'Smiles': the new designer drug that may be killing teens

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SALT LAKE CITY — A new designer drug known as "Smiles" has made its way from Europe to the US. But don't let the name fool you. The drug is already being blamed for the death of two teens in the Midwest.

The drug is a hallucinogenic, made popular in Europe. The Utah Department of Health and police here in Utah don't know much about it yet. But there's growing concern about its use in the US. In July, the federal government made it illegal.

"I bet it's already here," said Patrick Fleming with the Salt Lake County Division of Behavioral Health Services. "I mean, this is a major crossroads and so it's already probably here. We just haven't seen it yet."

Synthetic drugs, like spice and bath salts, have made headlines as the new high. Now C2-I, which goes by the street name "smiles," appears to be the up-and-coming drug among teens and young adults. It commonly sold in powder form or as a pill.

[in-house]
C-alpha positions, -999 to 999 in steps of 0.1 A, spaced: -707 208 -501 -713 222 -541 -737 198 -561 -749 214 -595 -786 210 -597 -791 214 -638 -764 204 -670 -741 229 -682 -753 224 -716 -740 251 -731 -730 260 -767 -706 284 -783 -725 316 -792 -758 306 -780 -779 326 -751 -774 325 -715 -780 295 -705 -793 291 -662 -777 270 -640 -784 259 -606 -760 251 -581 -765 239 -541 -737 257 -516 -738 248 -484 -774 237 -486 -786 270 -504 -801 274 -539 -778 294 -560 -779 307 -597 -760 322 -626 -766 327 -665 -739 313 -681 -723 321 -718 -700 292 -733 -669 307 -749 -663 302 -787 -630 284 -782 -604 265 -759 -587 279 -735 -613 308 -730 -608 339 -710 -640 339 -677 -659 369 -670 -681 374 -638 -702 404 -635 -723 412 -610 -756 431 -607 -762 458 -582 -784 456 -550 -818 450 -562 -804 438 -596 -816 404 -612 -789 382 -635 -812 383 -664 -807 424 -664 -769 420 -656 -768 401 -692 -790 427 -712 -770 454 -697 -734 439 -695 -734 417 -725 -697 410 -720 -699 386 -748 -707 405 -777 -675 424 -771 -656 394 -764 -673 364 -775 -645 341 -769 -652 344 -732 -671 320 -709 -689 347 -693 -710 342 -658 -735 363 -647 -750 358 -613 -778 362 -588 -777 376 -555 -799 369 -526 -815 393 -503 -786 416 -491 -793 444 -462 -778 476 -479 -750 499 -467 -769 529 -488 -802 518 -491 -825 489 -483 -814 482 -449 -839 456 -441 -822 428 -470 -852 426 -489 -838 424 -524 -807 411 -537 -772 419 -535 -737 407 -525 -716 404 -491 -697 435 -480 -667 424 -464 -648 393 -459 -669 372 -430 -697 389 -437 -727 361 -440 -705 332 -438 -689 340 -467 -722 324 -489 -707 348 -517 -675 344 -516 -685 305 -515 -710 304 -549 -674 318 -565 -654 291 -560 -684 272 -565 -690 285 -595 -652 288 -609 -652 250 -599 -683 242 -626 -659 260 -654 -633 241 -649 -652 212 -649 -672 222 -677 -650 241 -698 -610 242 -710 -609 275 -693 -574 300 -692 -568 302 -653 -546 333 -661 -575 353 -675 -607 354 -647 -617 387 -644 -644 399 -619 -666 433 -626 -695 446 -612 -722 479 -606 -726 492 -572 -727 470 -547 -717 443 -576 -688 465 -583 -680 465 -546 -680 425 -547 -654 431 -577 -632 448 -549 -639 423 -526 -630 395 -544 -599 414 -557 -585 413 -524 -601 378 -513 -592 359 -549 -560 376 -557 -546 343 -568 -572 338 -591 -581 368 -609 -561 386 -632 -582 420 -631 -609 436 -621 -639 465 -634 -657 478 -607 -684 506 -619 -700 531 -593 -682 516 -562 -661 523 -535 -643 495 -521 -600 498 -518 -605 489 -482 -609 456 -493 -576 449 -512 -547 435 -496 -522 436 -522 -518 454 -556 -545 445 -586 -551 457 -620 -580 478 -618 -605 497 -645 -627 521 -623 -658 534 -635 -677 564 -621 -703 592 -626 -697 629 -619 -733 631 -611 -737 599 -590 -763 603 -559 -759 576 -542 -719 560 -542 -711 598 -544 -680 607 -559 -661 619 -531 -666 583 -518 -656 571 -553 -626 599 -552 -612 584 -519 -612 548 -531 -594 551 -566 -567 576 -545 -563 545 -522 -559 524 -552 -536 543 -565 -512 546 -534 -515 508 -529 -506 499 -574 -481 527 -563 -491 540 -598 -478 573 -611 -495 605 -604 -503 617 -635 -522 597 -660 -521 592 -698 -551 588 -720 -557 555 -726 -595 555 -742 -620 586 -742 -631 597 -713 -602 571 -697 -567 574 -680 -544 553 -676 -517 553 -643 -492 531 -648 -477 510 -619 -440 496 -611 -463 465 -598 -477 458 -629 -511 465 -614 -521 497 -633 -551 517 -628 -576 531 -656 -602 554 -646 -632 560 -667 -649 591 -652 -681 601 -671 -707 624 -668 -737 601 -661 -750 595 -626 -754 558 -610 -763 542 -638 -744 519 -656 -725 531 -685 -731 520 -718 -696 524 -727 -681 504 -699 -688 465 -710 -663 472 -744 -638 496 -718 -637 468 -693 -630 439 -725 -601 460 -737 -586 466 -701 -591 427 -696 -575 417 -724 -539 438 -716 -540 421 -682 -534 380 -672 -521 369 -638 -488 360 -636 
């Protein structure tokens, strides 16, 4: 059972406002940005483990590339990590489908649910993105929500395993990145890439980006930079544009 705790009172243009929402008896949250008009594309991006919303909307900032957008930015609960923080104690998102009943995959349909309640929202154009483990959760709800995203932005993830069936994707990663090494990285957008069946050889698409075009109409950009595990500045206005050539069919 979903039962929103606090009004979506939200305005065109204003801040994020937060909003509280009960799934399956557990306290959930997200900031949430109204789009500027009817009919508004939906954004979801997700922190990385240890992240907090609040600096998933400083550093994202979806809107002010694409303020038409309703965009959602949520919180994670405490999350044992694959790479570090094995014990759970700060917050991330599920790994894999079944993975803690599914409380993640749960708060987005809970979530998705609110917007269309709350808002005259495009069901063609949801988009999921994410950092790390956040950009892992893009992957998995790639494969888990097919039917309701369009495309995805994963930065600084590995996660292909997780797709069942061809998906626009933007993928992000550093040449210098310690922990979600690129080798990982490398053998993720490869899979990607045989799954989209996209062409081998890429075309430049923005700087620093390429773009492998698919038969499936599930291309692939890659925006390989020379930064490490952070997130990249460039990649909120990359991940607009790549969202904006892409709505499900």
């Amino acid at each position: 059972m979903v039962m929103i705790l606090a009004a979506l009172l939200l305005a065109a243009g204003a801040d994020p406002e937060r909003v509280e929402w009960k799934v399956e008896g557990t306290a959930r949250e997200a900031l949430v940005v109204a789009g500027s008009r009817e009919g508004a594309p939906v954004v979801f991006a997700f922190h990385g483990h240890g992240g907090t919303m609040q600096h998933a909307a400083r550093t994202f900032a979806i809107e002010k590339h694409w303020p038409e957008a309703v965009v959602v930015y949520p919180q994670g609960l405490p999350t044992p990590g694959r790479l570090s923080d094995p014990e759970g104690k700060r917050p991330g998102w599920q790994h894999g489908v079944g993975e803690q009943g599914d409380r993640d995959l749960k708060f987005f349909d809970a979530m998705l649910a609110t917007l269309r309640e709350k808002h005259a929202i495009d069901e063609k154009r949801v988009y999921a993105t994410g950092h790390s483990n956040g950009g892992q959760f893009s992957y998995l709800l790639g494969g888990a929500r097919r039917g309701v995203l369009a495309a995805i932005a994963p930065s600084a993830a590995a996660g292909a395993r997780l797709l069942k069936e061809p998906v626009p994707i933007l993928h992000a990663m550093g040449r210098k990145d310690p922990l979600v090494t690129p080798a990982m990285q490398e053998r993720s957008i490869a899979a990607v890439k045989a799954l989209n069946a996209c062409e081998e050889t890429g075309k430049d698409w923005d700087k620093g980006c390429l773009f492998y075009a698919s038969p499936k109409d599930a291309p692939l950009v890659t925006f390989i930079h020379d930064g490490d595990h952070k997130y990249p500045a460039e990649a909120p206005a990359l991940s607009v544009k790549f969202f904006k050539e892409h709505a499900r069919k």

What is 2C-I
SC-I is a psychedelic phenethylamine, one among many drugs in the "2C " family. All the drugs in the family have psychoactive effects.

They were fist synthesized in the 60s and 70s by Alexander Shulgin, a pharmacologist responsible for the invention of hundreds of drugs.

It's effects range from those of a stimulant to a hallucinogenic or psychedelic mental state.

SC-I does not occur naturally. it is illegal to posses or manufacture in the U.S.

One young man took the drug and posted his experience on YouTube.

"At the moment, I am completely and fully submerged," said the user. "If you can't tell by my eyes, in a psychedelic world known as 2C-I."

"It's got properties that are almost amphetamine-type in character," said Fleming. "They kind of make the heart race and they kind of give you a lot of energy and kind of euphoric type of thing."

But the effects have proven fatal. Elija Stai and Christian Bjerk ofGrand Forks, North Dakota died this summer and their deaths have been linked to C2-I. There have been other reports of overdoses in the Midwest.

For Fleming, it's concerning.

He says it's only a matter a time before that happens in Utah. "It's like the drug du jour. Whatever is out there in the market, people will use," he said.

Parents need to watch what's going on with their kids and notice any changes in behavior and grades. He also says if parents talk to their kids early on about drugs, the more resistant they'll be to them.

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Sandra Yi


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